Wal-Mart has gone on a counter-attack to the film, targeting its former employees who testified against it on camera, making personal allegations against those whistle-blowers.  It attempts to personally discredit the main people interviewed in the film. It offers “facts” to refute Greenwald’s claims, examining the personal lives and difficulties of many of the whistle-blowers whom Greenwald interviews on camera. It has harsh words for its disloyal former Wal-Mart employees. 

Wal-Mart describes the film as “propaganda video” and criticizes Greenwald because “he hasn’t offered solutions.”  In defense of itself Wal-Mart alleges: “we offer families the opportunity to save, on average, $1250 per year by shopping at Wal-Mart.” Wal-Mart contends that it stands for opportunity, diversity, community, and real benefits. It offers three pages of negative reviews of Greenwald’s previous four movies. 

Wal-Mart is also promoting a second film, “Why Wal-Mart Works and Why That Makes Some People Crazy” by Ron Galloway. Wal-Mart’s website includes a press release from Galloway that says that his “documentary explores why Wal-Mart is one of the greatest success stories in business history, how it improves the lives of individual working Americans and their communities and the pathology behind the escalating attacks on the company by special interest groups.” The New York Times writes that this movie “casts the company in a rosier light.” It is part of Wal-Mart’s “effort to portray itself as more worker-friendly and environmentally-conscious.” 

Filmmaker Galloway has written “Defending Wal-Mart,” which appears at, along with dozens of other articles on Wal-Mart. He concludes, “I firmly believe no special interest group in this nation benefits the poor and blue collar as much as Wal-Mart does.” Elsewhere Galloway is quoted as saying, “I think a lot of people like to use Wal-Mart as a straw man.” 

This reporter went to Hilo’s Wal-Mart during the busy Thanksgiving week to interview people about the film.  The store was clean, well organized and bustling with activity. It had many workers, who were cordial and helpful and seemed happy. Manager Terry Crowley was reluctant to answer questions and referred me to a Public Relations firm in Honolulu. Crowley did say, “We’re going to have a successful holiday season and provide the best customer service that we can. People can contact me directly if they have any concerns.” The PR firm guided me to the information on the Wal-Mart website listed above and below. 

Wal-Mart advocates also point to its relief efforts after Hurricane Katrina. The company apparently gave over $20 million in cash donations, along with truckloads of free merchandise and food. Attempting to improve its image, CEO Scott asked in late Oct., “What if the very things that many people criticize us for -- our size and reach -- became a trusted friend and ally to all, just as it did in Katrina?”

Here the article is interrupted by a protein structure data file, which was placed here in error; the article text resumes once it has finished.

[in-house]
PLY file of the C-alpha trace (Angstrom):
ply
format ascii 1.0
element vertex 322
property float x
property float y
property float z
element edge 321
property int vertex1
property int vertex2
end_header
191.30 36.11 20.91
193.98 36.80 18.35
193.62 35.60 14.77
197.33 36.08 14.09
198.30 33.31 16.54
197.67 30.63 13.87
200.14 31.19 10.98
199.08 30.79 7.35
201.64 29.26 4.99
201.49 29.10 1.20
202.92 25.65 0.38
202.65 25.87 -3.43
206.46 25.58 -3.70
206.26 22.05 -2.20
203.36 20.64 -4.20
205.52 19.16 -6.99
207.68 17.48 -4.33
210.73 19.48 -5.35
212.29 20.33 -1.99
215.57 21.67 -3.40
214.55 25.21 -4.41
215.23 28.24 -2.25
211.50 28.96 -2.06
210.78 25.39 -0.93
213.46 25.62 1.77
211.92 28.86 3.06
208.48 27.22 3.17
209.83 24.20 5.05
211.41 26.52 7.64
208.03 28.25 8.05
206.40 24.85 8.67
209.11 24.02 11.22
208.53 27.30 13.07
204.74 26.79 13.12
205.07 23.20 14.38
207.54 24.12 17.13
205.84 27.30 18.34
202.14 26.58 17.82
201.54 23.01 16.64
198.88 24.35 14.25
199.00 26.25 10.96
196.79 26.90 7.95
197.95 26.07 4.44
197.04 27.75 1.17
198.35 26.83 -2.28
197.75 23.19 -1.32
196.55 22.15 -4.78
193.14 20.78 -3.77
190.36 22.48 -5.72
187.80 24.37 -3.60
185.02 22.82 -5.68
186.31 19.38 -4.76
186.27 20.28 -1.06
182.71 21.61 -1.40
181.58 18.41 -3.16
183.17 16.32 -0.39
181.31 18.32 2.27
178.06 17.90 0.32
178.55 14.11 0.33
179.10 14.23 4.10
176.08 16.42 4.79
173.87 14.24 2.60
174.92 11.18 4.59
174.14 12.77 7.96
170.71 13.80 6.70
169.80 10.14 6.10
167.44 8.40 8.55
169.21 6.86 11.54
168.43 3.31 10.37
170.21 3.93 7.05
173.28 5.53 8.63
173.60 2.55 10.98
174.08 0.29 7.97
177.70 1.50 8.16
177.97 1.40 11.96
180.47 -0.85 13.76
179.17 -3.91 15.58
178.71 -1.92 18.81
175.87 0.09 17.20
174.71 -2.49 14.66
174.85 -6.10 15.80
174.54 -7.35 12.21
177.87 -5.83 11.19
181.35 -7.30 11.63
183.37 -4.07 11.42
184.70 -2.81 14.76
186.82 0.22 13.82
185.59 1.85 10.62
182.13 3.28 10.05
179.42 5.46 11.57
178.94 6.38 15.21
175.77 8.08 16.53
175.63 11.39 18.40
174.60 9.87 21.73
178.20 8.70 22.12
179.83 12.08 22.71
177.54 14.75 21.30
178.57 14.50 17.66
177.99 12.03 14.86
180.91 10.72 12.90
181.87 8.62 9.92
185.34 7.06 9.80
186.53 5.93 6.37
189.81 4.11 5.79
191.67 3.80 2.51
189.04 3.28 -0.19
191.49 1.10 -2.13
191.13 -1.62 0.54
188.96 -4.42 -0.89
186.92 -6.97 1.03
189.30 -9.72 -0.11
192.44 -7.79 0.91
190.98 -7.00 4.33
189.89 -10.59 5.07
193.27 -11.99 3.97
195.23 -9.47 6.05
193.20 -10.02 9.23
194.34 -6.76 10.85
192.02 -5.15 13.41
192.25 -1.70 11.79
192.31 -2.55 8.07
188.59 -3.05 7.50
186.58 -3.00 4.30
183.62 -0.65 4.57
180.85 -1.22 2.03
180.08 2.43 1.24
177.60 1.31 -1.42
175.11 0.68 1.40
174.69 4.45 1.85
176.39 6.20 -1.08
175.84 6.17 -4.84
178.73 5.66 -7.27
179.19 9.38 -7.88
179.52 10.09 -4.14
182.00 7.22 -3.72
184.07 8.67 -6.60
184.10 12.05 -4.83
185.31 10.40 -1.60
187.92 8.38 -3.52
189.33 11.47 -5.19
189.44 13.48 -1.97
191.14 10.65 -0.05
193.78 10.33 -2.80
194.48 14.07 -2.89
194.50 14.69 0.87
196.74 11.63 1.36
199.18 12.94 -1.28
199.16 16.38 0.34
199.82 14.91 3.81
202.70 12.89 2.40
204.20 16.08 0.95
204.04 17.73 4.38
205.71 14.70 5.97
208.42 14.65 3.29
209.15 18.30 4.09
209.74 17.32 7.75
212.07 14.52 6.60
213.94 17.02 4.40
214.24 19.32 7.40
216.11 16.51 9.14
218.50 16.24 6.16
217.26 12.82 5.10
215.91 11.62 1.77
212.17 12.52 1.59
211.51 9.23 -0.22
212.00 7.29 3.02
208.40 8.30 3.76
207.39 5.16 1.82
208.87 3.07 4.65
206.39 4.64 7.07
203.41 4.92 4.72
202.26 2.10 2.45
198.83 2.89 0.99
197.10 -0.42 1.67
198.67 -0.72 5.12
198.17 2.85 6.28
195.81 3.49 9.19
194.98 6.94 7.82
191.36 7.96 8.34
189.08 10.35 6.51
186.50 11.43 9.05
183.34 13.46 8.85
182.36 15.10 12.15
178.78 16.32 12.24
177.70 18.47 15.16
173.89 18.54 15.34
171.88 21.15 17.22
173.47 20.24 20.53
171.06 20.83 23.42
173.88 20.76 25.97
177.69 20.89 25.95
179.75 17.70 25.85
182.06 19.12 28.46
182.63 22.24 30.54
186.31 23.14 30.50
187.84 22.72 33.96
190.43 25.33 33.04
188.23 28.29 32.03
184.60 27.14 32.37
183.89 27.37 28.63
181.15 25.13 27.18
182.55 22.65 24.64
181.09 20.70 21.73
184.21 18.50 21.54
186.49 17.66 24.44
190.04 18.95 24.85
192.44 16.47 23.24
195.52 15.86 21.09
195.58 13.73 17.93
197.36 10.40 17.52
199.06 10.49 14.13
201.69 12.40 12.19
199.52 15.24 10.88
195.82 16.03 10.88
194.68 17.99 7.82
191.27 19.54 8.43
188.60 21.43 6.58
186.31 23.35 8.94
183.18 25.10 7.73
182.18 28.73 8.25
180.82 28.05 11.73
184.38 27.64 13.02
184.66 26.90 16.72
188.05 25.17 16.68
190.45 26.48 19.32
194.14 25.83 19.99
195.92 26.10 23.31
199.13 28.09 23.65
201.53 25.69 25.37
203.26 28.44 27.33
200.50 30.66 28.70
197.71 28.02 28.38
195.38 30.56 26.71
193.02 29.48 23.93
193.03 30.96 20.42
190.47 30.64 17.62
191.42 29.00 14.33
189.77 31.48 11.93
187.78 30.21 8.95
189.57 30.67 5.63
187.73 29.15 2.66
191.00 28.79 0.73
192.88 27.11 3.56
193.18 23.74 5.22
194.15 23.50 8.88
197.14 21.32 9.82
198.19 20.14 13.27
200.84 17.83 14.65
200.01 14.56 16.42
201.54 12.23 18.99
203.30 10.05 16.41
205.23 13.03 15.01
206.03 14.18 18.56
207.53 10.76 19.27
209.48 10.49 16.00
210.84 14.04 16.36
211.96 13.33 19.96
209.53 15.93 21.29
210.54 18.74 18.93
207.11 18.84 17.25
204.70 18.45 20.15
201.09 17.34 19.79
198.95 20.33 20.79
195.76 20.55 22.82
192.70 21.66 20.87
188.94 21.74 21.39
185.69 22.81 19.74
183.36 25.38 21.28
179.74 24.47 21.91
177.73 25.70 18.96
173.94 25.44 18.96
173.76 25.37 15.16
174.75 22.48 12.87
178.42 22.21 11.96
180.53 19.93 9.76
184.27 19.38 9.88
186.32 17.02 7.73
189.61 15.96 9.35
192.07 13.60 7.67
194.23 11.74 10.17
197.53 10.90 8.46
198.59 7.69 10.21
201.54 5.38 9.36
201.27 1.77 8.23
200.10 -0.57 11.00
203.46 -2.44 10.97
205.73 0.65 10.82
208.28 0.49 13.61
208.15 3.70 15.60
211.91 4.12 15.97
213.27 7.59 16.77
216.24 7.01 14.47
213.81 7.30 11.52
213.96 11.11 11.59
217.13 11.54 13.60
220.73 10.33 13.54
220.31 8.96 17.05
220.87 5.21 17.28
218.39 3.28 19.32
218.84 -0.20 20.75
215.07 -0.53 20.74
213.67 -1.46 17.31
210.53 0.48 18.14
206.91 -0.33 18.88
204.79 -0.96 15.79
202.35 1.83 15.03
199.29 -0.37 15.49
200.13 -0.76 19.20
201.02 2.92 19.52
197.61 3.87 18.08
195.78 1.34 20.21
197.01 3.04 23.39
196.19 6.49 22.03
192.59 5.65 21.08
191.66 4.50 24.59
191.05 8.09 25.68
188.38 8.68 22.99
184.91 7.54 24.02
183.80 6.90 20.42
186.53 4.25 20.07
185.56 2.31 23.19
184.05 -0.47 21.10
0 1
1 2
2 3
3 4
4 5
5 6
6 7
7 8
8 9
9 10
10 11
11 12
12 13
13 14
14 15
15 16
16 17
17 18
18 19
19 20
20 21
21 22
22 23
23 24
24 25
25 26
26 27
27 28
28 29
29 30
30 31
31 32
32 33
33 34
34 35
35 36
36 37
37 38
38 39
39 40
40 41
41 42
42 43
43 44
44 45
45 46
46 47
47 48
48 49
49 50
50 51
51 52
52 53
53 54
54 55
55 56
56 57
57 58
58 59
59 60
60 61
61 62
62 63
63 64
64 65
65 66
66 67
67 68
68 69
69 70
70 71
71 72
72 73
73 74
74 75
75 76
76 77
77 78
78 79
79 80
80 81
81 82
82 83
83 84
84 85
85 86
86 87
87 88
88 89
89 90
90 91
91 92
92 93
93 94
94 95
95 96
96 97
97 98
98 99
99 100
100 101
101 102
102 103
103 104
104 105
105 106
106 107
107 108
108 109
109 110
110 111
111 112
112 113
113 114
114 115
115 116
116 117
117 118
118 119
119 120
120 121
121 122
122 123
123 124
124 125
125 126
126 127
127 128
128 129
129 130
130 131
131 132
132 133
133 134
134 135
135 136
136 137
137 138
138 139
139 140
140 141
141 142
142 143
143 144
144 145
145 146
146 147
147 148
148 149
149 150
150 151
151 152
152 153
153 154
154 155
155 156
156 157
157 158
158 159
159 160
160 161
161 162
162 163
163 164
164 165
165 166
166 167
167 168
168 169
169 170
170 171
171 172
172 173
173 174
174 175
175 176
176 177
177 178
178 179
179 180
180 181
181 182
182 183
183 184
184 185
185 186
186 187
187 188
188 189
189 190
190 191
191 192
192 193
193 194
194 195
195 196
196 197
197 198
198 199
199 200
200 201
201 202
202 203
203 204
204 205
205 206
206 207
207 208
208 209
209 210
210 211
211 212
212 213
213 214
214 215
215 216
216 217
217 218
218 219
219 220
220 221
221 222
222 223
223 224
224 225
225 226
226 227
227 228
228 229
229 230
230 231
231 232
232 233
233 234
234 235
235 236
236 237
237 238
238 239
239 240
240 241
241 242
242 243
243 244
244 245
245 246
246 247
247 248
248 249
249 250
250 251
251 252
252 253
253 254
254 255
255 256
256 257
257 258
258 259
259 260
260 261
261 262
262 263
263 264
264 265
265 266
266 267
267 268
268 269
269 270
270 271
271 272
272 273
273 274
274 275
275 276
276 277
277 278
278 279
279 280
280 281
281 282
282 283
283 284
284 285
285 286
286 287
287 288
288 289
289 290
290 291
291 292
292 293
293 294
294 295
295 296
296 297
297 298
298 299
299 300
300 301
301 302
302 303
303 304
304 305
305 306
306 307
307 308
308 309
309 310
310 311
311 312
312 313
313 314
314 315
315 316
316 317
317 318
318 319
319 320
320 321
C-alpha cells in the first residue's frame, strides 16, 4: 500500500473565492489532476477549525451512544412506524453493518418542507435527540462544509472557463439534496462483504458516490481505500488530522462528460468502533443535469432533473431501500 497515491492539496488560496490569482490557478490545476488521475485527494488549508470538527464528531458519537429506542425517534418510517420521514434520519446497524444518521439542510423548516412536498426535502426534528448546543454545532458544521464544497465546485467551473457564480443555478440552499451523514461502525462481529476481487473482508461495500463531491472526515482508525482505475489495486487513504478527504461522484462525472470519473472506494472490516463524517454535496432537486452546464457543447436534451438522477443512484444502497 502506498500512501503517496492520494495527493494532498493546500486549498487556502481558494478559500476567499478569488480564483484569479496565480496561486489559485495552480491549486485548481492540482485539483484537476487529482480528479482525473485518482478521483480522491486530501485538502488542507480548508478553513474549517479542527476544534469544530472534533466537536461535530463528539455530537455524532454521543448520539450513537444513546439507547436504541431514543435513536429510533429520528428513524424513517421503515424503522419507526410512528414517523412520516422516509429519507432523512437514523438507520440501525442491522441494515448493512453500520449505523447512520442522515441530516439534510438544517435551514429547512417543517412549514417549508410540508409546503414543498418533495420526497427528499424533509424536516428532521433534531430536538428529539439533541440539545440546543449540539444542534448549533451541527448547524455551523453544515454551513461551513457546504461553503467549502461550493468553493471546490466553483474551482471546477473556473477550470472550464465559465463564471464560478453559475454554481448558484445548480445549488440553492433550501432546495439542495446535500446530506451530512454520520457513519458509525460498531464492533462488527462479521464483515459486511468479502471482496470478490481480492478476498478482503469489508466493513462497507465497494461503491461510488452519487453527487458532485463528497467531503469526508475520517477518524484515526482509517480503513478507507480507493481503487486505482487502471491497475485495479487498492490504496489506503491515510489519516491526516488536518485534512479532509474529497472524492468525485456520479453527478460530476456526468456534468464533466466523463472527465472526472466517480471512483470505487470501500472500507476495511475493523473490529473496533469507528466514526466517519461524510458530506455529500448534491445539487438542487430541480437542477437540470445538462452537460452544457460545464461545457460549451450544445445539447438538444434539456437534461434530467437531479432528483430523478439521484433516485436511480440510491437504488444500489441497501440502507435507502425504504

The Times indicates that Wal-Mart has been having difficulties, “Once the darling of Wall Street, Wal-Mart’s stock price has fallen 27% since 2000, when Lee Scott became chief executive.” This drop reflects, in part, “investor’s anxieties about the company’s image.” The Times concludes: “there is some evidence that criticism is influencing consumers.” Even before the film was released, an Associated Press story reported a leaked internal memo admitting “that the bad publicity is keeping some shoppers away from its stores.” 

The Wall Street Journal reports that for the quarter ending Oct. 31, “Wal-Mart posted a 3.8 % rise in fiscal third-quarter net income -- its lowest profit increase since 2001.” 

Sen. Edward Kennedy (D., MA.) has also taken on Wal-Mart in Congress. 

“Wal-Mart sells itself as the all-American company, but it violates American family values every single day,” Sen. Kennedy contends. He contrasts it to “one of Wal-Mart’s chief competitors, Costco,” which he describes as “a shining example of good corporate citizenship. Its average pay is 76 % higher than Wal-Mart’s, and its employees have health insurance, dental, and retirement benefits.” 

“I challenge Wal-Mart to abide by the Ten Commandments of Good Corporate Citizenship,” Sen. Kennedy declared. He wants them to pay living wages, provide affordable health care, pay overtime, not bust unions, treat women equally, not discriminate against people of color, not support sweatshops, not violate child labor laws, provide safe working conditions, and not dump toxic waste. 

The growing popularity of such documentaries indicates that they fulfill a news function that the corporate media fails to offer, especially when it comes to criticizing other corporations.  

Shepherd Bliss writes for the Hawai’i Island Journal and can be reached at:

For More Information 

Other Articles by Shepherd Bliss

* “The Mother We All Long For”: On Cindy Sheehan’s New Book
* Wall Street Journal Advice on Global Warming: A Perspective from the Island of Hawai’i
* Time Magazine Finally Covers Peak Oil
* Water and Wind as Dance Partners and the Warming Globe
* Chevron, Peak Oil, and China
* Volcanoes, Oil, and Prophets
* Celebrating the Holidays During our Dark Age
* Michael Moore’s Flaming Thunderbolt